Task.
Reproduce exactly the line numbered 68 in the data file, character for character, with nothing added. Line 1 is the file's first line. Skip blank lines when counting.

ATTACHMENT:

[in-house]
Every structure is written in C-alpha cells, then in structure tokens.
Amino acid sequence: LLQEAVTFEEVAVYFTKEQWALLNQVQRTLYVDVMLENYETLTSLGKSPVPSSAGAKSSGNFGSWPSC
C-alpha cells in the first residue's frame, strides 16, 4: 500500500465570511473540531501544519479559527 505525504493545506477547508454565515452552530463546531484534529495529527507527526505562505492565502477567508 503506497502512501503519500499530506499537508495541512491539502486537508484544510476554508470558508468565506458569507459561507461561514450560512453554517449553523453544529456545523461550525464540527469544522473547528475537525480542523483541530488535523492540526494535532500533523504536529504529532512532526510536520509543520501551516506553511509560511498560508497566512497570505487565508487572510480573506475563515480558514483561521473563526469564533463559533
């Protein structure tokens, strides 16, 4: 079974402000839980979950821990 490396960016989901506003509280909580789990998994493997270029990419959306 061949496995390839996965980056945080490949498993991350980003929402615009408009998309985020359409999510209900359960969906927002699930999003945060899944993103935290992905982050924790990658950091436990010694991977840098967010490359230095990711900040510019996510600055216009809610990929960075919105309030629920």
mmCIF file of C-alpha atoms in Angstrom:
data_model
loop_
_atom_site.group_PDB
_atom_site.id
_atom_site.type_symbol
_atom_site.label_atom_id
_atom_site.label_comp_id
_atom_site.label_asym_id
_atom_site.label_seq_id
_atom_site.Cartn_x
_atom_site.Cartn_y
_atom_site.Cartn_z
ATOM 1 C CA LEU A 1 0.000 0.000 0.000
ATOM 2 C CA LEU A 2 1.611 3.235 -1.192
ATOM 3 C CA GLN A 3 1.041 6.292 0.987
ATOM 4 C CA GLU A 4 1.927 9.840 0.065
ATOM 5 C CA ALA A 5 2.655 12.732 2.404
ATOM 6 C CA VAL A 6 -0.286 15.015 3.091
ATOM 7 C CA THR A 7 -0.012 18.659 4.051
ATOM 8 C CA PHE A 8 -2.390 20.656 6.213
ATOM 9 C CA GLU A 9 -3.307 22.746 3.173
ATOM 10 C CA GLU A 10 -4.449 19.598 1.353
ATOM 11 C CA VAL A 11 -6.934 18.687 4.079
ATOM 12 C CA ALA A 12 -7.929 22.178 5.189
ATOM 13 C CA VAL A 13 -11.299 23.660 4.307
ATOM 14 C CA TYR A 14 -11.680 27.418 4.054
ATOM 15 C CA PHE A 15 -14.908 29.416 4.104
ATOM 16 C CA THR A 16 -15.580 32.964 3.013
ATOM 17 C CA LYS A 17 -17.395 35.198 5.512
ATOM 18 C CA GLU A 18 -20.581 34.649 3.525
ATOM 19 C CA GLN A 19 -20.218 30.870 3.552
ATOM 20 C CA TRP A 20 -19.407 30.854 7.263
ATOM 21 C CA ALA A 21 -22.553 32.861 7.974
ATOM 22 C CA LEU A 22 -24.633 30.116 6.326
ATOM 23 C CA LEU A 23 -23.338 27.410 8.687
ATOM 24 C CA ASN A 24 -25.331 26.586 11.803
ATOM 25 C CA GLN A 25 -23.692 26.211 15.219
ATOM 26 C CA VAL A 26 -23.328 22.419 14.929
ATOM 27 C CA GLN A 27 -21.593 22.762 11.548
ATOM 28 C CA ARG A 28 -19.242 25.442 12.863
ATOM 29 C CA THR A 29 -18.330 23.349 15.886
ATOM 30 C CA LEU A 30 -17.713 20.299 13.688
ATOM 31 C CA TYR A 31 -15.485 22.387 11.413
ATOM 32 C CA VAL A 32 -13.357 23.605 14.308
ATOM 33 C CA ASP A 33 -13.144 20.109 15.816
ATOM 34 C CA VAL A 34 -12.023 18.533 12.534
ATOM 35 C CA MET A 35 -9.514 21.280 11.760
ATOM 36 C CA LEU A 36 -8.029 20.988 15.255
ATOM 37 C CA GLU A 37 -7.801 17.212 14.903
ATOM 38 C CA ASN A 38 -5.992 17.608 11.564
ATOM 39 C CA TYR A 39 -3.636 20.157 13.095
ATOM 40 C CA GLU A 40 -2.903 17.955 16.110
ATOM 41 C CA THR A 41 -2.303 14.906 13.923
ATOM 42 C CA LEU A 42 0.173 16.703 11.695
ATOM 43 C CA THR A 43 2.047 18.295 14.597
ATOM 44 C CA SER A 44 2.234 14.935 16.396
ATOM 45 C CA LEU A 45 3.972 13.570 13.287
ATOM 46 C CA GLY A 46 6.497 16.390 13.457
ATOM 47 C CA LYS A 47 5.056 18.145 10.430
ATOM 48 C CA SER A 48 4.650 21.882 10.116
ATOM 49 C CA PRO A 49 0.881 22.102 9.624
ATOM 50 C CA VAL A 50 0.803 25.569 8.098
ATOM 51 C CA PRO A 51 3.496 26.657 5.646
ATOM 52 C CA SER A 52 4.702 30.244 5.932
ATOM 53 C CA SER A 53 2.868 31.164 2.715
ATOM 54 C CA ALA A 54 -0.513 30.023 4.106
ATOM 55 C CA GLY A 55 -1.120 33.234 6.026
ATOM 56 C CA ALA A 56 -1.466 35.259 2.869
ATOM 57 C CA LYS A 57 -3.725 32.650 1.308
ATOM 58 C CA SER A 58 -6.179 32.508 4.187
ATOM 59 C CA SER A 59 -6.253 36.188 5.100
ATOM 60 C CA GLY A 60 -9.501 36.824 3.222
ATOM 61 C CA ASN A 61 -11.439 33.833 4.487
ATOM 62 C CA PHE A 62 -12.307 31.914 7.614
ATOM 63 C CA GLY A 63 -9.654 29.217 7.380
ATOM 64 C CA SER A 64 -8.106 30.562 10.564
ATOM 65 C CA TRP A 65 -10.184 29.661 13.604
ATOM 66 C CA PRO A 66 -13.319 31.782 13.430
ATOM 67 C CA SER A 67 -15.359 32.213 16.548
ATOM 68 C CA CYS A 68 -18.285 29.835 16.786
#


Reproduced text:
ATOM 50 C CA VAL A 50 0.803 25.569 8.098